9 (pp. 227-238)
consultants &
• READ: Chapter 9
(pp. 238-243)
• TOPIC: Client
• READ: Chapter 10
(pp. 251-259)
• TOPIC: Career
• READ: Chapter
• TOPIC: Career
• READ: Beard
[R]. “Career in
Relations” [R]
12 (Slideshare)
DUE: Strategic
Plan Project
NOTE: We may alter this course schedule and other aspects of this syllabus as the course progresses. You are
responsible for noting any such changes, which will be announced in class and/or posted on ReggieNet.
COM378 PR Management — Dr. Peter M. Smudde, APR
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Course Policies
In this course I challenge you to strive for perfection (or at least near perfection) in your work. Why? The
answer is that your bosses, peers and, especially, clients will expect that from you throughout your career.
So this course, like the others you’ve taken, is designed to extend your knowledge, strengthen your
analytical skills, and refine your work habits. This course, then, challenges you to think, work and
produce discourse that would rival that of full-time professionals. To manage matters in this course, the
several policy areas given below.
Online Communication
I use e-mail to communicate directly to you as an individual and as a class, which you can also access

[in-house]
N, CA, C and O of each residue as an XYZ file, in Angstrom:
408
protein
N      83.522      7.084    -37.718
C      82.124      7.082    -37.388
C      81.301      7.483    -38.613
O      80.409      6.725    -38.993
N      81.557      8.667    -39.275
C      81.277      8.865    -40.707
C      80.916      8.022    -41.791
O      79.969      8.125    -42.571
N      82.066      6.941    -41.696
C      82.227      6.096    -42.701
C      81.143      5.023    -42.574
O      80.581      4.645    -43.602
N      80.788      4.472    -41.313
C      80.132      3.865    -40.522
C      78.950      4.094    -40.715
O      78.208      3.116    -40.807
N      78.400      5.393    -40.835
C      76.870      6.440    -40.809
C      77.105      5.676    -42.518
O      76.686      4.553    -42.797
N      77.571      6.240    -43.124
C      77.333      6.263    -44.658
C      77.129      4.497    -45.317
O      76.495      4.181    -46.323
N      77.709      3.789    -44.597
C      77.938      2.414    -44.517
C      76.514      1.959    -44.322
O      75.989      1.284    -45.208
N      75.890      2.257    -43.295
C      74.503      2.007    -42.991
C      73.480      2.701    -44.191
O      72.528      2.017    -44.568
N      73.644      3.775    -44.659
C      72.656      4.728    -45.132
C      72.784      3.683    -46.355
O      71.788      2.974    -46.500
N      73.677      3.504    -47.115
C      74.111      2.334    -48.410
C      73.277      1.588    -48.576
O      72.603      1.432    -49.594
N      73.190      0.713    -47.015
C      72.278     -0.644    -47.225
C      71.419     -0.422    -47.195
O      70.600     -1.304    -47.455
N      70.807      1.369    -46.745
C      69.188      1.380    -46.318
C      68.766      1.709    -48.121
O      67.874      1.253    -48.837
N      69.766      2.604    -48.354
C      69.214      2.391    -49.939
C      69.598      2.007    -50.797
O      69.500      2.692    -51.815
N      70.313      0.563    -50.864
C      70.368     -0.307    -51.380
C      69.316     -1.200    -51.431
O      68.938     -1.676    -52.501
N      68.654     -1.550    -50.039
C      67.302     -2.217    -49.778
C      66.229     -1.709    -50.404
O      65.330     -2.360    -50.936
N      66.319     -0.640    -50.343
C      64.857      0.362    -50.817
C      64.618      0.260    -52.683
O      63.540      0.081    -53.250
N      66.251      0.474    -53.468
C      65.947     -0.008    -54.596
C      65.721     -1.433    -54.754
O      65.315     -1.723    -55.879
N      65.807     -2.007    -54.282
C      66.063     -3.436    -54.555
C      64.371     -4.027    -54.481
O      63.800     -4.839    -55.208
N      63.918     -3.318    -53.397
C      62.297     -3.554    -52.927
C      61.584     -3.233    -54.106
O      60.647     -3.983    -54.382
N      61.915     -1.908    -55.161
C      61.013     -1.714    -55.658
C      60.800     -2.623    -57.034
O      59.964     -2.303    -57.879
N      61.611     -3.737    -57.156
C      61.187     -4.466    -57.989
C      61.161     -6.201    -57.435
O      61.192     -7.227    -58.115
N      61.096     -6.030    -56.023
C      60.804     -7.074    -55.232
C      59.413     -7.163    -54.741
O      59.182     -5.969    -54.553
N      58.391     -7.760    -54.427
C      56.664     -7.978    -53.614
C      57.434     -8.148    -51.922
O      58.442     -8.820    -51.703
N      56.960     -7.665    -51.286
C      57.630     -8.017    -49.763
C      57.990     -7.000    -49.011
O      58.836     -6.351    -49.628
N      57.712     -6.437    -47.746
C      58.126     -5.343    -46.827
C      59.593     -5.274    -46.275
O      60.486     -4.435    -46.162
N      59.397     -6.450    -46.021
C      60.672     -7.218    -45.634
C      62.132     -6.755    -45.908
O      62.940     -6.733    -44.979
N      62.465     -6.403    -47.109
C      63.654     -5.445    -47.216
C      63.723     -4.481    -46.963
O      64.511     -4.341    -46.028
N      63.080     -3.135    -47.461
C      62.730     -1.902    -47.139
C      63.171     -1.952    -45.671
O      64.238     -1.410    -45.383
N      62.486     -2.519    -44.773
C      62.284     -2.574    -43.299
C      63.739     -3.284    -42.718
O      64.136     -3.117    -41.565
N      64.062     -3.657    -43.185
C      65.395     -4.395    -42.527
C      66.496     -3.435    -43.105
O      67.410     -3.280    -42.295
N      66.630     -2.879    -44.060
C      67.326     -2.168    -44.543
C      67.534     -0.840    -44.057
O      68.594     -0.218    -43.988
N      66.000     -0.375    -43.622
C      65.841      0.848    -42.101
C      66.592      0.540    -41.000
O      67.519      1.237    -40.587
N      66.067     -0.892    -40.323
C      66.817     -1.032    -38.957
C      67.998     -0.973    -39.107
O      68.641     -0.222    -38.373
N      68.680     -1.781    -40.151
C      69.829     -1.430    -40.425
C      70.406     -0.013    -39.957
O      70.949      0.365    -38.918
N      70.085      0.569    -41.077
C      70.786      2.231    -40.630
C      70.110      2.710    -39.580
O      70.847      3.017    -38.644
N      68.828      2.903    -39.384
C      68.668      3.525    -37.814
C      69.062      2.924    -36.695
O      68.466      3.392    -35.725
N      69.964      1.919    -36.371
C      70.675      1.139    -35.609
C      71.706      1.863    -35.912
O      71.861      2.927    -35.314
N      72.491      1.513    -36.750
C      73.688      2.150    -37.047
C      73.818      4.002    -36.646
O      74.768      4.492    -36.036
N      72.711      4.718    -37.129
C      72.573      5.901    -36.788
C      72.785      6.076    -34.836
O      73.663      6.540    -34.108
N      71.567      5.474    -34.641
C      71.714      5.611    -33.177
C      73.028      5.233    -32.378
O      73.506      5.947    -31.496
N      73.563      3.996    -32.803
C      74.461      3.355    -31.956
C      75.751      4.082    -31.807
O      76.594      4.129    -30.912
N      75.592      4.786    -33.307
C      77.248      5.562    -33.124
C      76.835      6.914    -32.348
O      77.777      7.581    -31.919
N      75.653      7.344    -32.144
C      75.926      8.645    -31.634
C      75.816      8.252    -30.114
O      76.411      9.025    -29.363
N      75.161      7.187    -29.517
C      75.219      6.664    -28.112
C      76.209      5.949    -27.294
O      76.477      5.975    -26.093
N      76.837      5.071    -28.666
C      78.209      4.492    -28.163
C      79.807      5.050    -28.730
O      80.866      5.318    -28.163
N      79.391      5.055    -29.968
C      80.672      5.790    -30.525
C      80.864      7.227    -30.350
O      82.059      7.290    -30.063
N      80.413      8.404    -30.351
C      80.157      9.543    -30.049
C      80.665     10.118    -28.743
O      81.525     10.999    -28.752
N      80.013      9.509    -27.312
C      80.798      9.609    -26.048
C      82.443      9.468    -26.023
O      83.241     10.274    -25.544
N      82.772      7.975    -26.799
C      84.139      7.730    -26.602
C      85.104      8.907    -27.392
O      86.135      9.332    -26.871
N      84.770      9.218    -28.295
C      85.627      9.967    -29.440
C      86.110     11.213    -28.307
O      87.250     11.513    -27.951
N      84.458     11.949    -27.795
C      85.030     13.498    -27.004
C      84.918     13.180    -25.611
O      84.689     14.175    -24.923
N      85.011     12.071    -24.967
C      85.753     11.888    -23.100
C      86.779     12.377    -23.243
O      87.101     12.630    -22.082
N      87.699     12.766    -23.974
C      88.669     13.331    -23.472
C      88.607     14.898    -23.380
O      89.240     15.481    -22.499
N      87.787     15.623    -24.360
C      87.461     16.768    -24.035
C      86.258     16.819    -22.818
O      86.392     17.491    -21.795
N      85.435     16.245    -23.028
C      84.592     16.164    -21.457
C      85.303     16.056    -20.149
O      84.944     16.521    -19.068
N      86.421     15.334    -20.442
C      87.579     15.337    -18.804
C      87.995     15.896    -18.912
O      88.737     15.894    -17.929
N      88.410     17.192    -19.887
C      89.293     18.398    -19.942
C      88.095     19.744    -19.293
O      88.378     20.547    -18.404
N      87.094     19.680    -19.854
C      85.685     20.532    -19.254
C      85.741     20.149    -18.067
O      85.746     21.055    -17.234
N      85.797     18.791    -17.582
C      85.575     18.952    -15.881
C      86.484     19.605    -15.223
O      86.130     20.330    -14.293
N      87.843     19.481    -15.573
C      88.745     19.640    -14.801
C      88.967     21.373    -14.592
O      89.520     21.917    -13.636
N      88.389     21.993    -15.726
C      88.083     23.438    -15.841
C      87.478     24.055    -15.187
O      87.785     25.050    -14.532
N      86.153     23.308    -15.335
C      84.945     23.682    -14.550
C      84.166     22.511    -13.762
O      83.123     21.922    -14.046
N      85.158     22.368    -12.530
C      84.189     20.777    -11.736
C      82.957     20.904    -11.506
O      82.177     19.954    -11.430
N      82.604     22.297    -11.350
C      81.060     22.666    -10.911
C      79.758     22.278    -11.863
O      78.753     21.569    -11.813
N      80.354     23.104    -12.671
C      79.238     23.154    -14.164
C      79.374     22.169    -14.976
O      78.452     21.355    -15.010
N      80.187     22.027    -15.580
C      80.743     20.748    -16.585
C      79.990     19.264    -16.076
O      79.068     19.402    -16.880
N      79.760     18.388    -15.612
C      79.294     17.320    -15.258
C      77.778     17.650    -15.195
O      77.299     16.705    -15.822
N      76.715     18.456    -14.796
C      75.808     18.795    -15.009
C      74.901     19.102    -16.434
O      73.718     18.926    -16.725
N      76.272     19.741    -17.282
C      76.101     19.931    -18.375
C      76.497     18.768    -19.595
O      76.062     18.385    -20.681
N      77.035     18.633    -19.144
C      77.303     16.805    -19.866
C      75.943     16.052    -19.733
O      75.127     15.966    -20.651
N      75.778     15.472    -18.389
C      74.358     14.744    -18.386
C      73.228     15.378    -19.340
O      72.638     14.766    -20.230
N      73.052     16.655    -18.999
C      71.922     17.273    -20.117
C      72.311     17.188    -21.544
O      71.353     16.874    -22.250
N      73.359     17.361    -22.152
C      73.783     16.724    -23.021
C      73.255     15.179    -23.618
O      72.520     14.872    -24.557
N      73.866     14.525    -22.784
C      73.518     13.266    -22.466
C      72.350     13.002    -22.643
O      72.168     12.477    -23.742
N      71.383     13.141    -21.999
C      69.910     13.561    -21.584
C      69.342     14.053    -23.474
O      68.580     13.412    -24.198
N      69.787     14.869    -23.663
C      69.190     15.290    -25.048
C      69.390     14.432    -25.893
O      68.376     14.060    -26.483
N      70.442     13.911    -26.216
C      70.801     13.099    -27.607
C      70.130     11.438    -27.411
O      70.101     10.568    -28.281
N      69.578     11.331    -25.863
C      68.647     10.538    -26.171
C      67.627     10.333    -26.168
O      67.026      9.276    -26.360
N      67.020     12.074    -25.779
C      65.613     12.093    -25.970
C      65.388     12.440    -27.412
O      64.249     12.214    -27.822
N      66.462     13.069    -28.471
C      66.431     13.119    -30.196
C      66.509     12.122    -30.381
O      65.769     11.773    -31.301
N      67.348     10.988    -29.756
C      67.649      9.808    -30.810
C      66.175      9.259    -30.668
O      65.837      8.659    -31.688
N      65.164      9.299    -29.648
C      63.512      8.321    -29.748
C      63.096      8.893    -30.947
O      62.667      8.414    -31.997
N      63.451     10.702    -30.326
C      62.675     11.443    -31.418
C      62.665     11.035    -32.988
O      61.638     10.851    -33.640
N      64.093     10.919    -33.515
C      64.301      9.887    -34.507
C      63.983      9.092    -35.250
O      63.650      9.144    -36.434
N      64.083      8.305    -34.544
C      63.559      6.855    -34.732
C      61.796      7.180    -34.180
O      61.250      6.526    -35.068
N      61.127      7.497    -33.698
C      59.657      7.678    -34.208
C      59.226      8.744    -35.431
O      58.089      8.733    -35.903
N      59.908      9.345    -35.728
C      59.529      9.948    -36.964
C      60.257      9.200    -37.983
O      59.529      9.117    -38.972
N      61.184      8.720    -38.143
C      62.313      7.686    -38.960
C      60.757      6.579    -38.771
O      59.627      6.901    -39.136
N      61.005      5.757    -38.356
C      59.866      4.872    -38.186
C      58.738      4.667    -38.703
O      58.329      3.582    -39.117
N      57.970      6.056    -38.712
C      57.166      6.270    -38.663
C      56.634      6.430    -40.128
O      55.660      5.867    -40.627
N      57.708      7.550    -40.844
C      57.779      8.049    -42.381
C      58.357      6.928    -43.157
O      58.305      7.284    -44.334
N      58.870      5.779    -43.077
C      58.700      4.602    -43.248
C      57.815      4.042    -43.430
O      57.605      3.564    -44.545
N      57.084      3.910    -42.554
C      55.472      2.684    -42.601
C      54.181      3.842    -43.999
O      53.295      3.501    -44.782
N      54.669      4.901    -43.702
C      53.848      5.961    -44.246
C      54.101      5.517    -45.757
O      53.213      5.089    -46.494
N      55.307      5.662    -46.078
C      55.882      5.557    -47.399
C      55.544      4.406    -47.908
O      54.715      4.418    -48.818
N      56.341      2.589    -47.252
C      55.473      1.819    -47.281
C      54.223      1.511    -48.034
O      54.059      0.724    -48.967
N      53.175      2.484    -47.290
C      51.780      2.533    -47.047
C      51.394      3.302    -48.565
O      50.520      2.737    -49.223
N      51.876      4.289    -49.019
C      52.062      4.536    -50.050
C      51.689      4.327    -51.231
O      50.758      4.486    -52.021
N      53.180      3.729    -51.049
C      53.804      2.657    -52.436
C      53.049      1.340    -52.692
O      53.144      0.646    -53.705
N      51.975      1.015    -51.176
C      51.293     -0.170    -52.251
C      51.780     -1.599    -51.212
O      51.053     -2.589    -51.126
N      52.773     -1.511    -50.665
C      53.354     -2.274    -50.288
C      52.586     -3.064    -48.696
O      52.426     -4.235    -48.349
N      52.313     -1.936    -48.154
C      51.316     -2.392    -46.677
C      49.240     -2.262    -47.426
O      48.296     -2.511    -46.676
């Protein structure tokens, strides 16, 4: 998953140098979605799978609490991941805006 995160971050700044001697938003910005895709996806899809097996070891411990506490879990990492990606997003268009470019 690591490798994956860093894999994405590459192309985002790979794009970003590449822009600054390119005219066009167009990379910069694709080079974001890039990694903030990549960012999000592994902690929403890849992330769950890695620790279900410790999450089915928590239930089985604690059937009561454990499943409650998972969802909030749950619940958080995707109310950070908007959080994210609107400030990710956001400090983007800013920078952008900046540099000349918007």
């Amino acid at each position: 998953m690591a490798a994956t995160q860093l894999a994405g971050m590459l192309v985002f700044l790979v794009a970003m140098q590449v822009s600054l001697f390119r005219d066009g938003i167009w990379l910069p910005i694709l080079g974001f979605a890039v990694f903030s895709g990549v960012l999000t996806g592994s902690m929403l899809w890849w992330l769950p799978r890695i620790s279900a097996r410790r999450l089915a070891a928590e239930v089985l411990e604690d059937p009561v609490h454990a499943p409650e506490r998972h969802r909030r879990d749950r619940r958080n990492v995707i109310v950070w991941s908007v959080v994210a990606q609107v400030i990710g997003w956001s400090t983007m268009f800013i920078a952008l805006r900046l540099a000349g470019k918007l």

through iCampus. Clean out and check your ISU e-mail account frequently for notes or announcements
from me, your fellow students, the department, and the college. Not checking your e-mail or ReggieNet is
not grounds for any excuse for not doing or not doing well on any assignment. It’s your responsibility to
(1) keep your e-mail accounts open and up-to-date and (2) monitor your e-mail and ReggieNet class news
You must get used to the fact that good language use is necessary in every written document you prepare.
This includes e-mail. I will only open and respond to your e-mail me within 24 hours when:
1. A clear and simple subject line is given that, within 10 words or less, says exactly which class you're
in and what topic(s) you're writing about. Don't be lazy and leave an old subject line from a previous
e-mail I sent that has nothing to do with your e-mail's content. I will not reply to e-mail that recycles
old subject lines that are not directly related to your e-mail content.
2. Your e-mail text is written effectively and concisely, and it should be as free of errors as possible.
By the way, I will apply these rules when I send e-mail to you.
Online Course Material
I use ReggieNet extensively to organize the material for this course and make announcements about our class.
You can access ReggieNet through your iCampus homepage after you sign in to iCampus. If you have
problems with ReggieNet, let me know and call the Help Desk at 309-438-4357.
The ReggieNet site for this class contains additional, required reading material for this course. This material
used in connection with the course may be subject to copyright protection. Your viewing of the material
posted on ReggieNet does not imply any right to reproduce, to retransmit or to redisplay it other than for your
own personal or educational use. Links to other sites are provided for the convenience of the site user (staff or